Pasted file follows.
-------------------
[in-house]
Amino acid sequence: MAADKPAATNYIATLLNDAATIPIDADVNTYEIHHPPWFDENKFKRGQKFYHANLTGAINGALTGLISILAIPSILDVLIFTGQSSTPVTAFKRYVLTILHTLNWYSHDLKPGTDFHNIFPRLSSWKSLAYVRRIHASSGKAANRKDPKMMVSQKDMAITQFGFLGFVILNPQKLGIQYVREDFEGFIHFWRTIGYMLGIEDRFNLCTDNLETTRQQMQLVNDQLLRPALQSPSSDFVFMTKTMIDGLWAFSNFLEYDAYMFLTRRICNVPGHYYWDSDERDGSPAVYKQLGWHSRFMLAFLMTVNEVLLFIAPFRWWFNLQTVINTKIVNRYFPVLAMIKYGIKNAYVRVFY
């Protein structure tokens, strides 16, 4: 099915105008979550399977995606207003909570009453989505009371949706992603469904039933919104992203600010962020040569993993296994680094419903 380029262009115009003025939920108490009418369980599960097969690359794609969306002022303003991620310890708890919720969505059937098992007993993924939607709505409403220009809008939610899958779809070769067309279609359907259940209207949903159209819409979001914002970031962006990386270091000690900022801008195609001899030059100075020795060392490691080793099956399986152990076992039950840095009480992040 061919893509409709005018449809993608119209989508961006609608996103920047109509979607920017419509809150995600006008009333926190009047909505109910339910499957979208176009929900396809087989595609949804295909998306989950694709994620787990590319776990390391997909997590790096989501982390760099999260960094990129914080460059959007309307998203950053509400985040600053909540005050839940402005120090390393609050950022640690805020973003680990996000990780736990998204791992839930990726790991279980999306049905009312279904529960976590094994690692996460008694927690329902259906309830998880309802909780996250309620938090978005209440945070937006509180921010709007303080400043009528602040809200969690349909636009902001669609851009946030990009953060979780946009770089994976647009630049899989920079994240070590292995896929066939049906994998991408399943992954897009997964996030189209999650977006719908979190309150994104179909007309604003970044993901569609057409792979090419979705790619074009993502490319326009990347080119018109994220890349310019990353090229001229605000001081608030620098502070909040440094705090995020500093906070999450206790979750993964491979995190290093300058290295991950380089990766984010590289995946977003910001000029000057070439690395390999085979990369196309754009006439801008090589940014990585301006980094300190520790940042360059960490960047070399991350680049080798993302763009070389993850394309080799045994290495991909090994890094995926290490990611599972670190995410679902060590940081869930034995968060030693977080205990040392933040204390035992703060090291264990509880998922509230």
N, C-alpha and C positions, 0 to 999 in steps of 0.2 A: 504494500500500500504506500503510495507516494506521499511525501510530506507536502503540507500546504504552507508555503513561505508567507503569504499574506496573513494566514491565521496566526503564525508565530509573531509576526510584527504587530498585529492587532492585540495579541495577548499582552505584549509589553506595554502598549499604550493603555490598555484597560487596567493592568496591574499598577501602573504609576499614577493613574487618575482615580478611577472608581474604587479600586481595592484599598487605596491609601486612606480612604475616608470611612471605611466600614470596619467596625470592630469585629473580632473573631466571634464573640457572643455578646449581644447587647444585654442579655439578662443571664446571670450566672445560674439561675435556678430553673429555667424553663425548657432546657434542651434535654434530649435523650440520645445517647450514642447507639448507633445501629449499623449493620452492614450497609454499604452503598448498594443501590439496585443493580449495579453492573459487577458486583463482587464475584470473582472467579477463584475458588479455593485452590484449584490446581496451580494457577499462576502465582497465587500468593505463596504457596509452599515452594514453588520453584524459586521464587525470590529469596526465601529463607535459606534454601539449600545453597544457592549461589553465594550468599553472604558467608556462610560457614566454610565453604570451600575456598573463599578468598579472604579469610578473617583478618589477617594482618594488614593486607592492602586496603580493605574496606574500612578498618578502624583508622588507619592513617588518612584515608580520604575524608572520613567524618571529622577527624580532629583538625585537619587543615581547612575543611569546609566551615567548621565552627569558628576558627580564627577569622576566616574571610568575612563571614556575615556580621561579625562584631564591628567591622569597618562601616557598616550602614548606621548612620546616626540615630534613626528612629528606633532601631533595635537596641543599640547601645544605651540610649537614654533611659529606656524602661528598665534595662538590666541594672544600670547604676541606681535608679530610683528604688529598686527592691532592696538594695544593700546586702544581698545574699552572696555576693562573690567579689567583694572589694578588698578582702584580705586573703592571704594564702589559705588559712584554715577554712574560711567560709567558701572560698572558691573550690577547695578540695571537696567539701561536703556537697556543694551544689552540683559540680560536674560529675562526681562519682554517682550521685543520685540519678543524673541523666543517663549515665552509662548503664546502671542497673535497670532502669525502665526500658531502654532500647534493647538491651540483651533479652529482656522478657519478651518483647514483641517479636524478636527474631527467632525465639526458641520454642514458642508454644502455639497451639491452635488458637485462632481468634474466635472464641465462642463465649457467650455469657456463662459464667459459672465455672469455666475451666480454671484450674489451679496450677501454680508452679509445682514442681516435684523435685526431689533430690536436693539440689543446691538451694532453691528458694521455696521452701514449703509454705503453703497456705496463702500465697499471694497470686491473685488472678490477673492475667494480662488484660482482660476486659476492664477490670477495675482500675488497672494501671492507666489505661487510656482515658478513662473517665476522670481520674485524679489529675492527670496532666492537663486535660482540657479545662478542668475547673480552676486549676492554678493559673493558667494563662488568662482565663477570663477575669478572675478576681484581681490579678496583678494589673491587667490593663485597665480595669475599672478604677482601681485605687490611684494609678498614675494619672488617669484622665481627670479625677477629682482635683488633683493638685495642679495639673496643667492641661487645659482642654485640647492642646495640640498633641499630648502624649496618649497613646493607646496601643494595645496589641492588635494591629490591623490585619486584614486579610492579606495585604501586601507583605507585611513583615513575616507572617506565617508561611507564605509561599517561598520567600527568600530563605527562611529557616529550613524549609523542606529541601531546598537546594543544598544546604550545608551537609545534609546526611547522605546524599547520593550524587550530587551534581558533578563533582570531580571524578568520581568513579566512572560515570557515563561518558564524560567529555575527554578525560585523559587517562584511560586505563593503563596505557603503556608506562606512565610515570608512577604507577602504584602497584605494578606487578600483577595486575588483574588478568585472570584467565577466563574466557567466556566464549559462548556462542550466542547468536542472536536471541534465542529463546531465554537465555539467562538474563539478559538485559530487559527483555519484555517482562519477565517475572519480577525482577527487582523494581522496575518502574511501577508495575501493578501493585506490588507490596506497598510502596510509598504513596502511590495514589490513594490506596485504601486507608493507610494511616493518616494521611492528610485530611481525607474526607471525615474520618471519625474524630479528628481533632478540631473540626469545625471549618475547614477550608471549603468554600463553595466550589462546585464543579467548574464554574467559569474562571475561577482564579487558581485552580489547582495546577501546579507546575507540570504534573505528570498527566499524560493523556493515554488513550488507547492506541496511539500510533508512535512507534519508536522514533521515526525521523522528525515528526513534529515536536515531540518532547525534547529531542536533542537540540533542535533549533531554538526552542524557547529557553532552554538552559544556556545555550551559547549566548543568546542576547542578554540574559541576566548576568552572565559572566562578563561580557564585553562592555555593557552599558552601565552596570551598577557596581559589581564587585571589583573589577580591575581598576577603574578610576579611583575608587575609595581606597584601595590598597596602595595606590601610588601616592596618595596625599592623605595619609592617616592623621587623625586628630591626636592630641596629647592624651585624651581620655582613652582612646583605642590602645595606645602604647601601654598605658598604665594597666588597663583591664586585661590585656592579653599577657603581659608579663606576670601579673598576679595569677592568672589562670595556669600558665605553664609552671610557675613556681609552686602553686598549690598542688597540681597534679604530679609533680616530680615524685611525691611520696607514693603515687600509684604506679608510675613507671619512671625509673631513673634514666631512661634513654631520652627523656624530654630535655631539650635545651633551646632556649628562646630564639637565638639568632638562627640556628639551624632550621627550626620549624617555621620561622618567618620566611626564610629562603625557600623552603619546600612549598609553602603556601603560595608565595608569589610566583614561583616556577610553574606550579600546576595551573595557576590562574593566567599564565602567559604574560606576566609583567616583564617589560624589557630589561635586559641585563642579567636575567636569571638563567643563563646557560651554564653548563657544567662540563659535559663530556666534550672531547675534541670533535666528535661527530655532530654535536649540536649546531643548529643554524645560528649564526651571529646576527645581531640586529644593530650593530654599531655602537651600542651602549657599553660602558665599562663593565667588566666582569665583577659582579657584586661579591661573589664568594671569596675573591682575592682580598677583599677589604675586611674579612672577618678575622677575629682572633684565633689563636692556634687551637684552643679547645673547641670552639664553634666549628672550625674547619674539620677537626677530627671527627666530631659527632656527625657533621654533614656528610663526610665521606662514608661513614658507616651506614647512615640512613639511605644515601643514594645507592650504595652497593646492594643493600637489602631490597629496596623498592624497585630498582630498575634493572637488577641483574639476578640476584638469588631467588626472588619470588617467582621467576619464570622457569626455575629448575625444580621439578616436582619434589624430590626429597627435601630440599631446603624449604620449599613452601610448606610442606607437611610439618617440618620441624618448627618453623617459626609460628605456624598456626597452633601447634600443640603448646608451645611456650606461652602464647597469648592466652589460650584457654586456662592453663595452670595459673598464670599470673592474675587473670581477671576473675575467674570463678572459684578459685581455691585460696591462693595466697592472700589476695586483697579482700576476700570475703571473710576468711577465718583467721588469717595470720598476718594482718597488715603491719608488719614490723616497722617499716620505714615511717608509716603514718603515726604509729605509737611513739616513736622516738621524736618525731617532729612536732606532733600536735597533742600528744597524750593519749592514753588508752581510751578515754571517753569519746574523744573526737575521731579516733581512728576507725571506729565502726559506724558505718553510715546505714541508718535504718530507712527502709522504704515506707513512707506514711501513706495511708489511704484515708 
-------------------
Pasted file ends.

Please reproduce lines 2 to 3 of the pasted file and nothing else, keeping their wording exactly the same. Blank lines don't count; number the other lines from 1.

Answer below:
Amino acid sequence: MAADKPAATNYIATLLNDAATIPIDADVNTYEIHHPPWFDENKFKRGQKFYHANLTGAINGALTGLISILAIPSILDVLIFTGQSSTPVTAFKRYVLTILHTLNWYSHDLKPGTDFHNIFPRLSSWKSLAYVRRIHASSGKAANRKDPKMMVSQKDMAITQFGFLGFVILNPQKLGIQYVREDFEGFIHFWRTIGYMLGIEDRFNLCTDNLETTRQQMQLVNDQLLRPALQSPSSDFVFMTKTMIDGLWAFSNFLEYDAYMFLTRRICNVPGHYYWDSDERDGSPAVYKQLGWHSRFMLAFLMTVNEVLLFIAPFRWWFNLQTVINTKIVNRYFPVLAMIKYGIKNAYVRVFY
């Protein structure tokens, strides 16, 4: 099915105008979550399977995606207003909570009453989505009371949706992603469904039933919104992203600010962020040569993993296994680094419903 380029262009115009003025939920108490009418369980599960097969690359794609969306002022303003991620310890708890919720969505059937098992007993993924939607709505409403220009809008939610899958779809070769067309279609359907259940209207949903159209819409979001914002970031962006990386270091000690900022801008195609001899030059100075020795060392490691080793099956399986152990076992039950840095009480992040 061919893509409709005018449809993608119209989508961006609608996103920047109509979607920017419509809150995600006008009333926190009047909505109910339910499957979208176009929900396809087989595609949804295909998306989950694709994620787990590319776990390391997909997590790096989501982390760099999260960094990129914080460059959007309307998203950053509400985040600053909540005050839940402005120090390393609050950022640690805020973003680990996000990780736990998204791992839930990726790991279980999306049905009312279904529960976590094994690692996460008694927690329902259906309830998880309802909780996250309620938090978005209440945070937006509180921010709007303080400043009528602040809200969690349909636009902001669609851009946030990009953060979780946009770089994976647009630049899989920079994240070590292995896929066939049906994998991408399943992954897009997964996030189209999650977006719908979190309150994104179909007309604003970044993901569609057409792979090419979705790619074009993502490319326009990347080119018109994220890349310019990353090229001229605000001081608030620098502070909040440094705090995020500093906070999450206790979750993964491979995190290093300058290295991950380089990766984010590289995946977003910001000029000057070439690395390999085979990369196309754009006439801008090589940014990585301006980094300190520790940042360059960490960047070399991350680049080798993302763009070389993850394309080799045994290495991909090994890094995926290490990611599972670190995410679902060590940081869930034995968060030693977080205990040392933040204390035992703060090291264990509880998922509230």